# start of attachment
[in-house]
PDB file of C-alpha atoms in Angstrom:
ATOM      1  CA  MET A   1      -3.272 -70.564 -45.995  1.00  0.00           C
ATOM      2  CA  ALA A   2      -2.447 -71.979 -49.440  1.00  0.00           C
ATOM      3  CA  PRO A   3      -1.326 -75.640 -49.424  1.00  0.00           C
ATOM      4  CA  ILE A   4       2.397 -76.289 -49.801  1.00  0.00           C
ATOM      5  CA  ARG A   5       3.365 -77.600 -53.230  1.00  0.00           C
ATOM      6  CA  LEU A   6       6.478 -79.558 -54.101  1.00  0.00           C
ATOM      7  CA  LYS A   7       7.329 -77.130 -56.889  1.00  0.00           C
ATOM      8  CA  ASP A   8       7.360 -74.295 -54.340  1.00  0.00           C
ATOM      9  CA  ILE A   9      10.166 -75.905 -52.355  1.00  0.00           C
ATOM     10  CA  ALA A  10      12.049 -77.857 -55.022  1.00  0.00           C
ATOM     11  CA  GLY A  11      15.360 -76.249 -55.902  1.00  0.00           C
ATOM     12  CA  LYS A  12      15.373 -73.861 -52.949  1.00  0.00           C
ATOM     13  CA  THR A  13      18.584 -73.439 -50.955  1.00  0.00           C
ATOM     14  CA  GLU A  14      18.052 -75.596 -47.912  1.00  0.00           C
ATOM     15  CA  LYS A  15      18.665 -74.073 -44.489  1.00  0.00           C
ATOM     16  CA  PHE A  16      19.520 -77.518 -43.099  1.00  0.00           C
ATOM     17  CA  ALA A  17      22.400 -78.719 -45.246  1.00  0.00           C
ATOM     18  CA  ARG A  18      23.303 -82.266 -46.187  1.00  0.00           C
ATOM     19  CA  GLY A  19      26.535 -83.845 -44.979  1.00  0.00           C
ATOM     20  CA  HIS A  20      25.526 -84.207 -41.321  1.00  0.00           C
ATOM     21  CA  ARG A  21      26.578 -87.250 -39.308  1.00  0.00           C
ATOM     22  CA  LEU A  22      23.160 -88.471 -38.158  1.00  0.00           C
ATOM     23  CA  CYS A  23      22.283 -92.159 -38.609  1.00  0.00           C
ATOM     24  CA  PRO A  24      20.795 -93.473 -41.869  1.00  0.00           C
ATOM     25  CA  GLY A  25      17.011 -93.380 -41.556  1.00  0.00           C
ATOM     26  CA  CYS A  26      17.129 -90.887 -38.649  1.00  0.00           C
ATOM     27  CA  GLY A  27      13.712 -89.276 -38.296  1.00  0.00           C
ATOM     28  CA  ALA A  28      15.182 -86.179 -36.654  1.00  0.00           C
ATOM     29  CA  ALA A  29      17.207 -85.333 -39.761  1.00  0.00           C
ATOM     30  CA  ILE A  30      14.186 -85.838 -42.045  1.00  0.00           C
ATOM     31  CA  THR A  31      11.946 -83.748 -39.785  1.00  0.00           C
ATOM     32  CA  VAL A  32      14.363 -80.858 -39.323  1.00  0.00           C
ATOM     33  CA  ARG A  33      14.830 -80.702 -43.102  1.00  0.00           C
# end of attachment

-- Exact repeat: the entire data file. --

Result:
[in-house]
PDB file of C-alpha atoms in Angstrom:
ATOM      1  CA  MET A   1      -3.272 -70.564 -45.995  1.00  0.00           C
ATOM      2  CA  ALA A   2      -2.447 -71.979 -49.440  1.00  0.00           C
ATOM      3  CA  PRO A   3      -1.326 -75.640 -49.424  1.00  0.00           C
ATOM      4  CA  ILE A   4       2.397 -76.289 -49.801  1.00  0.00           C
ATOM      5  CA  ARG A   5       3.365 -77.600 -53.230  1.00  0.00           C
ATOM      6  CA  LEU A   6       6.478 -79.558 -54.101  1.00  0.00           C
ATOM      7  CA  LYS A   7       7.329 -77.130 -56.889  1.00  0.00           C
ATOM      8  CA  ASP A   8       7.360 -74.295 -54.340  1.00  0.00           C
ATOM      9  CA  ILE A   9      10.166 -75.905 -52.355  1.00  0.00           C
ATOM     10  CA  ALA A  10      12.049 -77.857 -55.022  1.00  0.00           C
ATOM     11  CA  GLY A  11      15.360 -76.249 -55.902  1.00  0.00           C
ATOM     12  CA  LYS A  12      15.373 -73.861 -52.949  1.00  0.00           C
ATOM     13  CA  THR A  13      18.584 -73.439 -50.955  1.00  0.00           C
ATOM     14  CA  GLU A  14      18.052 -75.596 -47.912  1.00  0.00           C
ATOM     15  CA  LYS A  15      18.665 -74.073 -44.489  1.00  0.00           C
ATOM     16  CA  PHE A  16      19.520 -77.518 -43.099  1.00  0.00           C
ATOM     17  CA  ALA A  17      22.400 -78.719 -45.246  1.00  0.00           C
ATOM     18  CA  ARG A  18      23.303 -82.266 -46.187  1.00  0.00           C
ATOM     19  CA  GLY A  19      26.535 -83.845 -44.979  1.00  0.00           C
ATOM     20  CA  HIS A  20      25.526 -84.207 -41.321  1.00  0.00           C
ATOM     21  CA  ARG A  21      26.578 -87.250 -39.308  1.00  0.00           C
ATOM     22  CA  LEU A  22      23.160 -88.471 -38.158  1.00  0.00           C
ATOM     23  CA  CYS A  23      22.283 -92.159 -38.609  1.00  0.00           C
ATOM     24  CA  PRO A  24      20.795 -93.473 -41.869  1.00  0.00           C
ATOM     25  CA  GLY A  25      17.011 -93.380 -41.556  1.00  0.00           C
ATOM     26  CA  CYS A  26      17.129 -90.887 -38.649  1.00  0.00           C
ATOM     27  CA  GLY A  27      13.712 -89.276 -38.296  1.00  0.00           C
ATOM     28  CA  ALA A  28      15.182 -86.179 -36.654  1.00  0.00           C
ATOM     29  CA  ALA A  29      17.207 -85.333 -39.761  1.00  0.00           C
ATOM     30  CA  ILE A  30      14.186 -85.838 -42.045  1.00  0.00           C
ATOM     31  CA  THR A  31      11.946 -83.748 -39.785  1.00  0.00           C
ATOM     32  CA  VAL A  32      14.363 -80.858 -39.323  1.00  0.00           C
ATOM     33  CA  ARG A  33      14.830 -80.702 -43.102  1.00  0.00           C